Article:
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Wednesday, September 18, 2019
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From Nazis to hippies: End of the road for Volkswagen Beetle

FRANKFURT, Germany—Volkswagen is halting production of the last version of its Beetle model this week at its plant in Puebla, Mexico. It’s the end of the road for a vehicle that has symbolized many things over a history spanning eight decades since 1938.

It has been: a part of Germany’s darkest hours as a never-realized Nazi prestige project. A symbol of Germany’s postwar economic renaissance and rising middle-class prosperity. An example of globalization, sold and recognized all over the world. An emblem of the 1960s counterculture in the United States. Above all, the car remains a landmark in design.

People’s car

The car’s original design can be traced back to Austrian engineer Ferdinand Porsche, who was hired to fulfill Adolf Hitler’s project for a “people’s car” that would spread auto ownership the way the Ford Model T had in the U.S.

Mass production of what was called the KdF-Wagen, based on the acronym of the Nazi labor organization under whose auspices it was to be sold, was cancelled due to World War II.

Instead, the massive new plant in what was then countryside east of Hanover turned out military vehicles, using forced laborers from all over Europe under miserable conditions.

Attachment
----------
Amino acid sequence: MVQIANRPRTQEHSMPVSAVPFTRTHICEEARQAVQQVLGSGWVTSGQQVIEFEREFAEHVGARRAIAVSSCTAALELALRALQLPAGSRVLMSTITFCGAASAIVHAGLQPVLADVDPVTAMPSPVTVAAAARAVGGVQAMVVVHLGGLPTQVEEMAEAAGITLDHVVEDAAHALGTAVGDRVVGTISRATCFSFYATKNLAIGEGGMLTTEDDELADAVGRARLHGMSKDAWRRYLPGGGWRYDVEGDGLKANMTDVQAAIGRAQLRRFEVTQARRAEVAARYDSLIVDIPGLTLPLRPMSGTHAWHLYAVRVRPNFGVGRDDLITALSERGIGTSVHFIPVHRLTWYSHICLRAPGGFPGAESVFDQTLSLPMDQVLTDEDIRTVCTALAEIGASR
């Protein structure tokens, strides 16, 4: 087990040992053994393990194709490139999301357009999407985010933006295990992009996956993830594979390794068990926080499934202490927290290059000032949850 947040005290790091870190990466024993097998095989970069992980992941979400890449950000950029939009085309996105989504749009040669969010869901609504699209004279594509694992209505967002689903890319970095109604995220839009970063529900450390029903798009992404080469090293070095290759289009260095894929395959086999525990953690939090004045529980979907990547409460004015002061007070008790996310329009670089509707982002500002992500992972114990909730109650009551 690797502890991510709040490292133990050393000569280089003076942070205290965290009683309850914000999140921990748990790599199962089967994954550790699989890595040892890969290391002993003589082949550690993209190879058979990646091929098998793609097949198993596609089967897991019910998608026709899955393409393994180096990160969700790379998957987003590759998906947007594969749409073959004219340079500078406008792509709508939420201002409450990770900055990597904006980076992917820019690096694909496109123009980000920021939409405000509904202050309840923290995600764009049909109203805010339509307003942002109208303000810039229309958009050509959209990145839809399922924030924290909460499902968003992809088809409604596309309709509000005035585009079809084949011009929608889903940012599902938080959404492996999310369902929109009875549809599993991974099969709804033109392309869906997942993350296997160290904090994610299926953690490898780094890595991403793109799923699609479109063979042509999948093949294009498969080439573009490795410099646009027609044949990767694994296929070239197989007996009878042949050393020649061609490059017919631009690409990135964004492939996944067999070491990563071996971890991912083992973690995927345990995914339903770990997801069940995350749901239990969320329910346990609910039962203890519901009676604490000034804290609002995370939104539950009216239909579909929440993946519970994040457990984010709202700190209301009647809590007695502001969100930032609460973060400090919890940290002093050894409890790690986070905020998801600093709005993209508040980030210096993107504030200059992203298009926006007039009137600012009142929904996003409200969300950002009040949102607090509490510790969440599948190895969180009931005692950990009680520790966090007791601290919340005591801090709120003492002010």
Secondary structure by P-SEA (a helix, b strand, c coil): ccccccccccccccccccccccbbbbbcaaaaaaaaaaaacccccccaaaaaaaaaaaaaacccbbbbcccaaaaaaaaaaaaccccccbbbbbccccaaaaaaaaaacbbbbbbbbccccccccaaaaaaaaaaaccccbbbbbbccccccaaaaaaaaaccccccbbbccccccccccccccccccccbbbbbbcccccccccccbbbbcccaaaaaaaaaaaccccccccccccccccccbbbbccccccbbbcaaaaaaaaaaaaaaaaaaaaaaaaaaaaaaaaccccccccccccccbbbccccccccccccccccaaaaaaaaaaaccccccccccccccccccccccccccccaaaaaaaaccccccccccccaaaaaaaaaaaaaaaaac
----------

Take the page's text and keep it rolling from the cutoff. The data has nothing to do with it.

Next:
Re-launched as a civilian carmaker under supervision of the British occupation authorities, the Volkswagen factory was transferred in 1949 to the Germany government and the state of Lower Saxony, which still owns part of the company.

By 1955, the millionth Beetle—officially called the Type 1—had rolled off the assembly line in what was now the town of Wolfsburg.

The United States became Volkswagen’s most important foreign market, peaking at 563,522 cars in 1968, or 40 percent of production.

Mexico

Production at Wolfsburg ended in 1978 as newer front drive models like the Golf took over. But the Beetle wasn’t dead yet. Production went on in Mexico from 1967 until 2003—longer than the car had been made in Germany.

The New Beetle—a completely retro version built on a modified Golf platform—resurrected some of the old Beetle’s cute, unconventional aura in 1998 under chief executive officer Ferdinand Piech, Ferdinand Porsche’s grandson. In 2012, the Beetle’s design was made a bit sleeker.

The end of the Beetle comes at a turning point for Volkswagen as it rebounds from a scandal over cars rigged to cheat on diesel emissions tests.

The company is gearing up for mass production of the battery-driven compact ID.3, a car that the company predicts will have an impact like that of the Beetle and the Golf by bringing electric mobility to a mass market.

The last of 5,961 Final Edition versions of the Beetle was headed for a museum after ceremonies in Puebla on July 10 to mark the end of production. (AP)


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